Friday, October 3, 2014

Young Women and BC

I originally wrote this piece for my magazine, Tri-County Woman, back in 2005 while I was still dealing with reconstruction issues and the like. But while nine years have clicked off the calendar, not much has changed statistically with BC - and since it is once again BC Awareness month (which always makes me laugh; who the heck isn't aware of breast cancer?), it seemed a good time to dust it off and print it again.

This was originally called "The New Face of Breast Cancer," but too many women have died since I first penned that title and so many more are running out of treatment options, so it seemed like a title change was most necessary.


Imagine being told by your doctor that you may have breast cancer.
Now imagine being a recent college graduate in your 20’s, a 30-something mother with children in grade school or a 40-year-old pre-menopausal woman hearing those same words.

Since October is Breast Cancer Awareness month, you’ve probably seen the statistics: according to the American Cancer Society, about 175,000 American women will be diagnosed with breast cancer before the year is done. Most of them will be well into menopause and over the age of 50. Women who haven’t quite reached their fifth decade are sometimes told they are “too young” to get the disease when they notice lumps or other changes in their breasts.
But too young they aren’t. The Young Survival Coalition – an organization that provides treatment and other information to women 40 and under living with breast cancer – says the disease is the leading cause of cancer death for women age 15 to 40. The coalition estimates that there are about 250,000 pre-menopausal women in the United States currently living with the disease. Eleven thousand women under 40 will be newly diagnosed this year alone, and, sadly, about 1,300 of them will die from the disease.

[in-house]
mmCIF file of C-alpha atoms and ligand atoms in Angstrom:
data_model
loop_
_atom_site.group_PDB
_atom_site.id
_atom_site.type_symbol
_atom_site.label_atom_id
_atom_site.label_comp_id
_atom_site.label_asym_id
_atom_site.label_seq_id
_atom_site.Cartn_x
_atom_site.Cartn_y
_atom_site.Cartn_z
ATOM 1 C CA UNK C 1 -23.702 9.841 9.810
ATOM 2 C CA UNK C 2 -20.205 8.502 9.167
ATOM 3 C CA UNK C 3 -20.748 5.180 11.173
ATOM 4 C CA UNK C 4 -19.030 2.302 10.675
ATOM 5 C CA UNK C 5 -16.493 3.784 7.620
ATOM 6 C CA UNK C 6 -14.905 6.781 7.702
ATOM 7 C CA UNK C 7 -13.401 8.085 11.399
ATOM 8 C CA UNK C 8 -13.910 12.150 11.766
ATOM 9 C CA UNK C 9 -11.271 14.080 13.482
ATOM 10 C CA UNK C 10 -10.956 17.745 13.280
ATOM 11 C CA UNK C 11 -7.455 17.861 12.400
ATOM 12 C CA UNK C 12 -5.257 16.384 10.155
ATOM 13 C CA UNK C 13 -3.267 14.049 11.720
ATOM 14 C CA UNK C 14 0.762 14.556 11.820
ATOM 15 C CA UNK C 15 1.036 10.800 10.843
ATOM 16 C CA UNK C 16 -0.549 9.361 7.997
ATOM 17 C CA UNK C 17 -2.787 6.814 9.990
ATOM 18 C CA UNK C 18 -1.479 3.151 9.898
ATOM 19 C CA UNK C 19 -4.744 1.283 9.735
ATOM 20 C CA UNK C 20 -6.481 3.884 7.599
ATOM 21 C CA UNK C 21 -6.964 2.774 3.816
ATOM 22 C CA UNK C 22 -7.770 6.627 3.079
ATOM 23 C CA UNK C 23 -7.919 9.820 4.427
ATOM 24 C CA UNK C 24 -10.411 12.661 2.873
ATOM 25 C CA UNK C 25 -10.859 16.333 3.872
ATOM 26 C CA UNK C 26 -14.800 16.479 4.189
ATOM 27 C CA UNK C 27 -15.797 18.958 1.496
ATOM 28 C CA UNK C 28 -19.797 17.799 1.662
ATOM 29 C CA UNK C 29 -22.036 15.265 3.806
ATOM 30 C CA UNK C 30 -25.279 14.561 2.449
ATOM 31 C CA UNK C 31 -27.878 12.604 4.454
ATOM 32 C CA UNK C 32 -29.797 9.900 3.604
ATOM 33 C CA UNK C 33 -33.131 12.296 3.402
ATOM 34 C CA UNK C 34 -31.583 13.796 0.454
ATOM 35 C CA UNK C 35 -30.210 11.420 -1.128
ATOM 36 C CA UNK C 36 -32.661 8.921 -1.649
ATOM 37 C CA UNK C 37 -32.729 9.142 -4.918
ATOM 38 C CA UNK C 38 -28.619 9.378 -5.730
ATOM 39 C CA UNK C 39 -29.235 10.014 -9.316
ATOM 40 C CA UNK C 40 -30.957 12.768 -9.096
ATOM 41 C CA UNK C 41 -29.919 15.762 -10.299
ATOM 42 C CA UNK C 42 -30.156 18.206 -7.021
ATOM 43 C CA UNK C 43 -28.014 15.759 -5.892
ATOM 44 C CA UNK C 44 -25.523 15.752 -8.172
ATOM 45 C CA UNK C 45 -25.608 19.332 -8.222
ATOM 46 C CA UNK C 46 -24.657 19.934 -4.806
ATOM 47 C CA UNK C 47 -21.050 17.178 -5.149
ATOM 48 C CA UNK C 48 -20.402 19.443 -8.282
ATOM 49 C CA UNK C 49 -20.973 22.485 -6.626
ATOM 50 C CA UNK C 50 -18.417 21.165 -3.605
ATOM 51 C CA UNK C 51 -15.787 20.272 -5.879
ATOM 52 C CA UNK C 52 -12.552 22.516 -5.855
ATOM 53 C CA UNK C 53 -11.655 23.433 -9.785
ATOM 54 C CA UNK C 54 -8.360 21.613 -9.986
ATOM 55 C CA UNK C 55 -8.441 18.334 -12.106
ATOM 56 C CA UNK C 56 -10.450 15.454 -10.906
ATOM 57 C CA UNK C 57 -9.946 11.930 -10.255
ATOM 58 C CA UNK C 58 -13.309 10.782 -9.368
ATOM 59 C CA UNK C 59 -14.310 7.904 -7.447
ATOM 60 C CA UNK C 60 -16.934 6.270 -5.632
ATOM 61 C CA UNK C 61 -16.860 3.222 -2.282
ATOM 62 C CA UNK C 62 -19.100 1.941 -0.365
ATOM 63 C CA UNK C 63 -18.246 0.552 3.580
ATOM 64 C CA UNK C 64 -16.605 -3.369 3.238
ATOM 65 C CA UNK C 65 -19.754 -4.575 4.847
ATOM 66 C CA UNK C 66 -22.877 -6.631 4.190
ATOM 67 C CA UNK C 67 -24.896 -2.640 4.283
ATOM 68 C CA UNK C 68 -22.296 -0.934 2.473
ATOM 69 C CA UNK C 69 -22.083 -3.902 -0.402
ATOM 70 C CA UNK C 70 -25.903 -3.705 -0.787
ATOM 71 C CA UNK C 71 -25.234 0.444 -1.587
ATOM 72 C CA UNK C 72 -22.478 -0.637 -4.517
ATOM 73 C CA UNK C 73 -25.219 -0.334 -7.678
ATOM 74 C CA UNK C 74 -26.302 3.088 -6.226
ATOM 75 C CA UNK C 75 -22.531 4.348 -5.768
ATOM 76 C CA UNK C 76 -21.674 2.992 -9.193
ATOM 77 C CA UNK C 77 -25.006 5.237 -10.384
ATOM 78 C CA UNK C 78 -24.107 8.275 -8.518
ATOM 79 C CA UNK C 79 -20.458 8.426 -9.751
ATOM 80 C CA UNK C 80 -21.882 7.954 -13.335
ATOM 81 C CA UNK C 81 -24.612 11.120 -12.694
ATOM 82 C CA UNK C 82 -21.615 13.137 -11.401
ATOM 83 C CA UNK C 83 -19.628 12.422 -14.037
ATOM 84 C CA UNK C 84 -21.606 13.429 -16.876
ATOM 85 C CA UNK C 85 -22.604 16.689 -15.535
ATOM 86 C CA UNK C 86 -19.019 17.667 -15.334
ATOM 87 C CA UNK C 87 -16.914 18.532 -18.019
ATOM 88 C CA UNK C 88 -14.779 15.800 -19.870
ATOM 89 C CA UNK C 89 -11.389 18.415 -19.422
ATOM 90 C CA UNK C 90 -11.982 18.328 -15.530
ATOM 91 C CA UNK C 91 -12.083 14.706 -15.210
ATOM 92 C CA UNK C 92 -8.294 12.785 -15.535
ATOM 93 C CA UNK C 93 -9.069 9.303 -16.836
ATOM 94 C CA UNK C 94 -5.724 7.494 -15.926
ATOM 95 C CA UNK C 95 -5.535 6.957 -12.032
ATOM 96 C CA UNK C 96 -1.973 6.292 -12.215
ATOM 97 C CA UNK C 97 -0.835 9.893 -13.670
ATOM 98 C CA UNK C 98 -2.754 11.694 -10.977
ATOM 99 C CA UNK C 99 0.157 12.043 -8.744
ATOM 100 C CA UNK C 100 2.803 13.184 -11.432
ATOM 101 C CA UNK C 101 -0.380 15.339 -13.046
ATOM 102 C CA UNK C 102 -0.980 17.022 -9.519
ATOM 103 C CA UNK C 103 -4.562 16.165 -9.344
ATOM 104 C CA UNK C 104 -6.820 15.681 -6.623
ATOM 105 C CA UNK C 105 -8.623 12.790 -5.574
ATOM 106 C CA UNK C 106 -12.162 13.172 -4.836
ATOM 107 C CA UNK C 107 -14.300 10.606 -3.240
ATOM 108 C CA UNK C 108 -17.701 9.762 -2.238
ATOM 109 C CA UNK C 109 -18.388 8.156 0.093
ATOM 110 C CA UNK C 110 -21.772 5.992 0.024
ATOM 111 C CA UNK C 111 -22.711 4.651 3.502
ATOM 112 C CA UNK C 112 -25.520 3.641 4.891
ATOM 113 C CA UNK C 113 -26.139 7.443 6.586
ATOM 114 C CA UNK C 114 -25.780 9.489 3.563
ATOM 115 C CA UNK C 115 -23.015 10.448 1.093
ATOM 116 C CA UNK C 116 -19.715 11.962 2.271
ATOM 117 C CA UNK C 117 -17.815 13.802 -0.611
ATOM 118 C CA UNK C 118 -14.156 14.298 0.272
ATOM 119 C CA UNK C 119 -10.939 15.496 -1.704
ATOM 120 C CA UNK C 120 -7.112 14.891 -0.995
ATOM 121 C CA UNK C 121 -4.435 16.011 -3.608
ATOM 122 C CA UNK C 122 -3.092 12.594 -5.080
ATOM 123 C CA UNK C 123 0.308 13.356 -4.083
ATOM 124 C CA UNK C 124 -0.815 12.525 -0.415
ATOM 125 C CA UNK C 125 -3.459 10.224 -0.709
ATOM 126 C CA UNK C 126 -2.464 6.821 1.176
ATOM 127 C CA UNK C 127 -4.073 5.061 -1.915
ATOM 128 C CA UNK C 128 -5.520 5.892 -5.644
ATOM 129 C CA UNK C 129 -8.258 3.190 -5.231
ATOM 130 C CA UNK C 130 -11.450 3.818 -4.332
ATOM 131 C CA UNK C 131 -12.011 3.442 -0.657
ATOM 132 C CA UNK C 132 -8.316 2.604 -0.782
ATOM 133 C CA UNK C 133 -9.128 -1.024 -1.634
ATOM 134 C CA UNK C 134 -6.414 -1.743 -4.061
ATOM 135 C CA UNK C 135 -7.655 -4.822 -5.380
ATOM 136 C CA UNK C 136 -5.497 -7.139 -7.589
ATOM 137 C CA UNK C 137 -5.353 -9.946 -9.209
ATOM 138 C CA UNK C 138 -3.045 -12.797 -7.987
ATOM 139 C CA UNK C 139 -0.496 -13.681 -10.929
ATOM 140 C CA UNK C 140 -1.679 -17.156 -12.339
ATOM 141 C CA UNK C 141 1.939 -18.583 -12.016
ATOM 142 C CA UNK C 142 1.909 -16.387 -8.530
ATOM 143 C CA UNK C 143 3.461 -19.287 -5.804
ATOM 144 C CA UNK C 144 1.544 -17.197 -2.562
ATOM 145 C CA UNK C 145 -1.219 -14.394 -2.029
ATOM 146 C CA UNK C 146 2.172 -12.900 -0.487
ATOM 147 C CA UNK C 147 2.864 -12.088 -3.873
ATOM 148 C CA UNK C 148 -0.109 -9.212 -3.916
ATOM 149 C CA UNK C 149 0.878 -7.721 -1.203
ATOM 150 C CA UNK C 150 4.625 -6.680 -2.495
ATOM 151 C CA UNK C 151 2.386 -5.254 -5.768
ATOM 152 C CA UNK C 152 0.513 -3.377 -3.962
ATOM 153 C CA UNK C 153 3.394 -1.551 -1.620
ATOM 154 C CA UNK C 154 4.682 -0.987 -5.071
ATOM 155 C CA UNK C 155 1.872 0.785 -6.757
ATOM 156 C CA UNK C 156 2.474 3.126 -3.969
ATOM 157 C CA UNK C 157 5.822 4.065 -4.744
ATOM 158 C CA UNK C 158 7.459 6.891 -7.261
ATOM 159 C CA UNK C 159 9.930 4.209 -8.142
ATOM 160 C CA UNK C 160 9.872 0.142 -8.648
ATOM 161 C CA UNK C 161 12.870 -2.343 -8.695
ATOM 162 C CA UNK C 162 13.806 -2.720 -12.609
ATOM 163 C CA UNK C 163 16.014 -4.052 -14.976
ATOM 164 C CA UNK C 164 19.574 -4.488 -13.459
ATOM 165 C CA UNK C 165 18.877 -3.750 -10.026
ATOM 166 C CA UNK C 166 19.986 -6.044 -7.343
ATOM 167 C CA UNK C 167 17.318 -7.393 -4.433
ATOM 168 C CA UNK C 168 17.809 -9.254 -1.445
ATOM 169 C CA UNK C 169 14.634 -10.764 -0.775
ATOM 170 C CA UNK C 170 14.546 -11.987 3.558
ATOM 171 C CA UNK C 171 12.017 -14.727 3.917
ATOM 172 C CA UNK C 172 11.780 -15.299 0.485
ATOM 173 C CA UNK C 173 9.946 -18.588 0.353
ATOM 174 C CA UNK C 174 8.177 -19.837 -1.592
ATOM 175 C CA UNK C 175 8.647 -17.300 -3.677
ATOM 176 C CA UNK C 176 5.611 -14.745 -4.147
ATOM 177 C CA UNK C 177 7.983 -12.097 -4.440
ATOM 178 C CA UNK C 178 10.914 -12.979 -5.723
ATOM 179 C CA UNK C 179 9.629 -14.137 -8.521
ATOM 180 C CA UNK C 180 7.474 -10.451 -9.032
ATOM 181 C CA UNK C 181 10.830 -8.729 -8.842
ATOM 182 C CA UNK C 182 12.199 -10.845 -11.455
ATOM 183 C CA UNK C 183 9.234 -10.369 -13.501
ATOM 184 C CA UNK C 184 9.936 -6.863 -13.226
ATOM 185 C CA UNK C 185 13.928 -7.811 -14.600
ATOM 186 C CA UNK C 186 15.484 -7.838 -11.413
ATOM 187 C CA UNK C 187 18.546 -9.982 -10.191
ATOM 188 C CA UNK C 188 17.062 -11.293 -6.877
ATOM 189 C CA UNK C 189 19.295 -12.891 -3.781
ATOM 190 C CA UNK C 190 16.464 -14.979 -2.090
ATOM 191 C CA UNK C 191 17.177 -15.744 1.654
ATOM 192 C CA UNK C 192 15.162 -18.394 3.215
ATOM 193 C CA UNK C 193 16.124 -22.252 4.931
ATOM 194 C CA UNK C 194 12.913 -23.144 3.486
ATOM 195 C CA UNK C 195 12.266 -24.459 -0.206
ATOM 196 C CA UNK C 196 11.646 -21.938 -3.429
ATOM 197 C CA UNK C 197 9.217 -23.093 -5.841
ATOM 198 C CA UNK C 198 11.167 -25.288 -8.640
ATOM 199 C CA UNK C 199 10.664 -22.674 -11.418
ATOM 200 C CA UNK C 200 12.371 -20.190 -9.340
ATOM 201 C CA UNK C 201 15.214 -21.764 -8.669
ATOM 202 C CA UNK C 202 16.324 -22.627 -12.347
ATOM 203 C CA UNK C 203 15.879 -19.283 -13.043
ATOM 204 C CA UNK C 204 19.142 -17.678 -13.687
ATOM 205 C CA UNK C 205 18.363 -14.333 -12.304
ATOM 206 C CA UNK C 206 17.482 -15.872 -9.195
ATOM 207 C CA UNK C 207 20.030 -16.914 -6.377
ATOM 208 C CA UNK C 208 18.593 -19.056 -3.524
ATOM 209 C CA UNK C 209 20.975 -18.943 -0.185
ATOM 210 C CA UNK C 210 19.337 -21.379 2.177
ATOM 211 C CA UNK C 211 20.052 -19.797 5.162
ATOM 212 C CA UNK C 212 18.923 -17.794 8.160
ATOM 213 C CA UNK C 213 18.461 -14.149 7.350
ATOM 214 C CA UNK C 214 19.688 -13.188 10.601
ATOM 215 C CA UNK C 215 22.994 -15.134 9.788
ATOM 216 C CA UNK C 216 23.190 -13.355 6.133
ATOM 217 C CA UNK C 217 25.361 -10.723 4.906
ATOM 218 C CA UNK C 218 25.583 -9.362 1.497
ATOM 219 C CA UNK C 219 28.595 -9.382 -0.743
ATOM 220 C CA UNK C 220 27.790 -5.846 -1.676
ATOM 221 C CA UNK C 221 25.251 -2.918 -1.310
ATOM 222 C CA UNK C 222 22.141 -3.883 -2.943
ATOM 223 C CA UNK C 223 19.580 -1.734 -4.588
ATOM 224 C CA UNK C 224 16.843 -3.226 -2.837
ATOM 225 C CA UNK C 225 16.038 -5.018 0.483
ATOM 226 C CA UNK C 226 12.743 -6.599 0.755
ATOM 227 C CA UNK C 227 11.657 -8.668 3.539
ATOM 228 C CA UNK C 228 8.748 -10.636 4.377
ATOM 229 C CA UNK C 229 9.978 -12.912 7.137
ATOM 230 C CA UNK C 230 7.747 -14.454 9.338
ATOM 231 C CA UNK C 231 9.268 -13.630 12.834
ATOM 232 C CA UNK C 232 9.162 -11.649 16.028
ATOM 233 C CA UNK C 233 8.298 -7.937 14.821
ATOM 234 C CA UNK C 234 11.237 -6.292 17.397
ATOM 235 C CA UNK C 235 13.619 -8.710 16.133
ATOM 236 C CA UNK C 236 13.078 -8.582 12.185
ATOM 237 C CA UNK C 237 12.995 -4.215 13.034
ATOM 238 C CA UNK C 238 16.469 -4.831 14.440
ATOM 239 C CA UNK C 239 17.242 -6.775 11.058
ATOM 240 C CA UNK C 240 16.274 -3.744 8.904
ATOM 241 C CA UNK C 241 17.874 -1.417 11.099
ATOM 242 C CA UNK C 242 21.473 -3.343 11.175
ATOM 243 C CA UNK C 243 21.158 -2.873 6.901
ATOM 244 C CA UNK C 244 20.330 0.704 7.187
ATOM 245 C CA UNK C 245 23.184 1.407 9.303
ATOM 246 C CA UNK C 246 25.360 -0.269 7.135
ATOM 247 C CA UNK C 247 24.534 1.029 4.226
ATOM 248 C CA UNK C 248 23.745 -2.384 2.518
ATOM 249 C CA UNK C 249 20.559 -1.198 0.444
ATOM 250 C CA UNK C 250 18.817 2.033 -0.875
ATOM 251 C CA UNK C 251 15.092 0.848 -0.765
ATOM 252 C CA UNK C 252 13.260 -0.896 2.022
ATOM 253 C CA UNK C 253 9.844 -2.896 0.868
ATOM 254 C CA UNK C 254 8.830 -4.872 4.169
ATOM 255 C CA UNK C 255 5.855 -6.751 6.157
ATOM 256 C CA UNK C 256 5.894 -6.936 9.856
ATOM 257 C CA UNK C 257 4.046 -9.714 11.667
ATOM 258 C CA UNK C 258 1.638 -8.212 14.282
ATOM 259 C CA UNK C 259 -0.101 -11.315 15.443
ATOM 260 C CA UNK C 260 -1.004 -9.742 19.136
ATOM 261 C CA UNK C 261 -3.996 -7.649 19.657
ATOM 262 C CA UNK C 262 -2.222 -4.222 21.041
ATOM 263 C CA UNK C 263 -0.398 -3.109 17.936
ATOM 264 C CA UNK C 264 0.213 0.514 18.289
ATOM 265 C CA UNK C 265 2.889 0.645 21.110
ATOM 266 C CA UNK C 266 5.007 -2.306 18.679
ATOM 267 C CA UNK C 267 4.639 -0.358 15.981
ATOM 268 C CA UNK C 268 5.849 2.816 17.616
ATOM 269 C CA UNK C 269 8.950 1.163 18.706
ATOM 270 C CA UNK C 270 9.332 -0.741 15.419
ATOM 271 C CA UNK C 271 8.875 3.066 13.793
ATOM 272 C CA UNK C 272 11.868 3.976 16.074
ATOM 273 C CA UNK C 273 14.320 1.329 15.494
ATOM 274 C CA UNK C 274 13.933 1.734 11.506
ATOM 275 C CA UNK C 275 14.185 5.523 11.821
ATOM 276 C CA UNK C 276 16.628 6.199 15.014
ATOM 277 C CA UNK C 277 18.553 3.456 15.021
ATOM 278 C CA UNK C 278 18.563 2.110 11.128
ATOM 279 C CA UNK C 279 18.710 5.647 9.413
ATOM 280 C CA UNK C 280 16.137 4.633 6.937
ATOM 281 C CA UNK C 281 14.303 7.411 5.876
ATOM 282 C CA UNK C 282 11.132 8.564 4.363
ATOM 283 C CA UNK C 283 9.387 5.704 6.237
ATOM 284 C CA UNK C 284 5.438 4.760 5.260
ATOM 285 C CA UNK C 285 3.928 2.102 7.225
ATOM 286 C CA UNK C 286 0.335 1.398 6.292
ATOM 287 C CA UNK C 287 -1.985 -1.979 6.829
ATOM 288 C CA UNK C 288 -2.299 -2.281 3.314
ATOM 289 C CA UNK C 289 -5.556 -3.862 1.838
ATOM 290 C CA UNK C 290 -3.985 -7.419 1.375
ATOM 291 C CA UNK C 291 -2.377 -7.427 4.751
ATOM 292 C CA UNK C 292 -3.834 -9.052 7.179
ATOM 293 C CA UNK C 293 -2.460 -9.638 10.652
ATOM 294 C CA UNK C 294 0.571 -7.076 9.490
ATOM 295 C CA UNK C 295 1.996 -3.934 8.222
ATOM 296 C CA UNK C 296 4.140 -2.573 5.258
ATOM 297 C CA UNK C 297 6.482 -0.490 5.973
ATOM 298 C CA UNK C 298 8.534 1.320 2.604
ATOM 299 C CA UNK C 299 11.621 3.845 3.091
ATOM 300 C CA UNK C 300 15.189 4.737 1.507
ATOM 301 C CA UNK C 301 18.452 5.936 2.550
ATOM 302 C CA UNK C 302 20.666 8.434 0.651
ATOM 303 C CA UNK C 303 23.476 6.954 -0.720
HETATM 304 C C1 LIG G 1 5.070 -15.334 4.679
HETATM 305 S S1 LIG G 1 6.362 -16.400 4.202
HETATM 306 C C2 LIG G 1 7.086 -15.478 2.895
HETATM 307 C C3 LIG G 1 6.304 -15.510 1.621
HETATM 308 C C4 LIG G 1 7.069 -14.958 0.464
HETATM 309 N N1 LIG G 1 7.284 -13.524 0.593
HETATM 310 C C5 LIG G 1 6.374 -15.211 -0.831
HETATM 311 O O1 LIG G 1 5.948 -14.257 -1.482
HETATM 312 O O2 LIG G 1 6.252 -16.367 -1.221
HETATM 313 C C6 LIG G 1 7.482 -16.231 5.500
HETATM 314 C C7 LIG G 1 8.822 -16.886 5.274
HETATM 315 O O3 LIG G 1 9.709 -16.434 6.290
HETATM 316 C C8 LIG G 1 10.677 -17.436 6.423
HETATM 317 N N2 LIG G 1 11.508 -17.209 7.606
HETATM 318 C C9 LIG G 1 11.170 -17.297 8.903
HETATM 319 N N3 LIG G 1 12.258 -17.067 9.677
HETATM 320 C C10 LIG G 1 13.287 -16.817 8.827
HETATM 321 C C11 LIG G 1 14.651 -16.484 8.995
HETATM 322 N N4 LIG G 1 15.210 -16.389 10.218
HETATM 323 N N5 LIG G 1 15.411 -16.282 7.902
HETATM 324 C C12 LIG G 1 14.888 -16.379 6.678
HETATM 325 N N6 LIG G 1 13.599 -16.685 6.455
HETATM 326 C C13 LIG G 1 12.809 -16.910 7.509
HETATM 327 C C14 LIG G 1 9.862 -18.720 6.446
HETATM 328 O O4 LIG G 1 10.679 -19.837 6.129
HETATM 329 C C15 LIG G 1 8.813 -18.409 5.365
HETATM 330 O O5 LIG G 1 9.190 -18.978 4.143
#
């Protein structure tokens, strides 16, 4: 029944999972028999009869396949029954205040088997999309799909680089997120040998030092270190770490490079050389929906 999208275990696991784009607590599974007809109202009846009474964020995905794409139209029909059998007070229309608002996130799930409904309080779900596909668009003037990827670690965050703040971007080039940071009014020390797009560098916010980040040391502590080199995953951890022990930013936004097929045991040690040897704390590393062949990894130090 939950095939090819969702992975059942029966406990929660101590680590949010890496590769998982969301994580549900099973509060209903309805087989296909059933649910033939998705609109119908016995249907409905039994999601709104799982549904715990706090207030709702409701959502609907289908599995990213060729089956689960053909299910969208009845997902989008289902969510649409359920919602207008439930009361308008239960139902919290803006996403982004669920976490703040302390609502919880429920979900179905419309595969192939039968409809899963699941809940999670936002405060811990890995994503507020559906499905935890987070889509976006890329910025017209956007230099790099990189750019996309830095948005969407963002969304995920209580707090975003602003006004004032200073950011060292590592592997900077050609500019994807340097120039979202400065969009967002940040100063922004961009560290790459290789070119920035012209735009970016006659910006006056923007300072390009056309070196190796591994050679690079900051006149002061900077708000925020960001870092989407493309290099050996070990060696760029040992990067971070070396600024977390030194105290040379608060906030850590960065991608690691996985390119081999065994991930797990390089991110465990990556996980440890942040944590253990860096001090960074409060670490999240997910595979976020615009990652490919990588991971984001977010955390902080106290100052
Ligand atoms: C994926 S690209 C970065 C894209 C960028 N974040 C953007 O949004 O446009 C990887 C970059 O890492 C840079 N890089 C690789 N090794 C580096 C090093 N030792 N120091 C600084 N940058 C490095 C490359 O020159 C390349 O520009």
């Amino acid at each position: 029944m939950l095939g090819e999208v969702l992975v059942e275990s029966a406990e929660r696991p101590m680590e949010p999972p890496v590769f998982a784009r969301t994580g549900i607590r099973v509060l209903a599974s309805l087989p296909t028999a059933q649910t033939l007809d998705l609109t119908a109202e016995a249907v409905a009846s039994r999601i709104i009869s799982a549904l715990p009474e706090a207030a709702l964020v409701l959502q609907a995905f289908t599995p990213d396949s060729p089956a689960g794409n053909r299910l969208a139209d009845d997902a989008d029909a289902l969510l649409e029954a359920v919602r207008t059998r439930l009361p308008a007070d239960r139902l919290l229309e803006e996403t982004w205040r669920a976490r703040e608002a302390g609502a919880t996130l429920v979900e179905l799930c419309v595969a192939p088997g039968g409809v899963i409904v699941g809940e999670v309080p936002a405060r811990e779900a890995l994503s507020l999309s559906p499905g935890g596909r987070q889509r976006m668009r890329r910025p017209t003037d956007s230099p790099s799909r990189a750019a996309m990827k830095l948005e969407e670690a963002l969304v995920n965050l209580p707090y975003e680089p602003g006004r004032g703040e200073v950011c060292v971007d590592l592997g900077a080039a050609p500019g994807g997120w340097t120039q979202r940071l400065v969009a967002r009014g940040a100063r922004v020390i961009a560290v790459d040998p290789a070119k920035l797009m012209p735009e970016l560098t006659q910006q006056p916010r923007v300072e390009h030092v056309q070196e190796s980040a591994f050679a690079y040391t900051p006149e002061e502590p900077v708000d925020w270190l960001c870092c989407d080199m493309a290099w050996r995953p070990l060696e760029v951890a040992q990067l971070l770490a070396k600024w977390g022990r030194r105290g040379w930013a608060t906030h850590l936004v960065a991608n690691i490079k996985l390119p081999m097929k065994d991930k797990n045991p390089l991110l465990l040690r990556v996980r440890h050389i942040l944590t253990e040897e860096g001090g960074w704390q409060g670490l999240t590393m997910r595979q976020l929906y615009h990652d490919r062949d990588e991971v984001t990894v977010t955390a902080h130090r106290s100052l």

New York women are far from immune. The state Department of Health estimates that close to 6.5% of the 12,000 women (about 800) who heard the words “You have breast cancer” recently were between 20 and 40 years of age. And according to the state’s cancer registry, an average of 12.2 of every 100,000 women under age 40 were diagnosed with breast cancer in Orange County annually between 1998 and 2002, while Dutchess and Ulster counties averaged 11 and six women respectively during the same period. (The rates are based on fewer than four reported cases per year.)

“I live on Long Island and it seems to be everywhere,” says Jill, a 34-yrear-old stay-at-home mom who was diagnosed with breast cancer earlier this year. “It shocks me that there are so many young women now that are being diagnosed.”

The Mammography Question
Because they can pick up cancerous growths smaller than the head of a pin, mammograms – low-density x-rays of the breast tissue – have been the standard for early detection of breast cancer for the last 40 years. But since the American Cancer Society recommends mammograms begin at age 40, many pre-menopausal women with breast cancer may not even know they have it. While studies show that mammograms are more beneficial to women over 50, they are often not recommended to women under 40 because younger women’s breast tissue is often fibrous (which makes the film hard to read and small tumors difficult to find).

“Mammography is of limited use if the breast tissue is dense,” says Dr. Cecilia M. Brennecke, a radiologist and medical director at Johns Hopkins in Maryland, “but there’s no way to know how dense your breasts are until you’ve had a mammogram.”

Digital mammography, which uses a computer-aided detection program instead of x-ray film, can make it easier to examine dense tissue because the image can be enlarged or highlighted, is an option, but it is more expensive than traditional mammography and some insurance companies simply won’t pay for it. Other diagnostic techniques, such as the 3-D image creating Digital Tomosynthesis, are not yet widely available and only used currently for research purposes.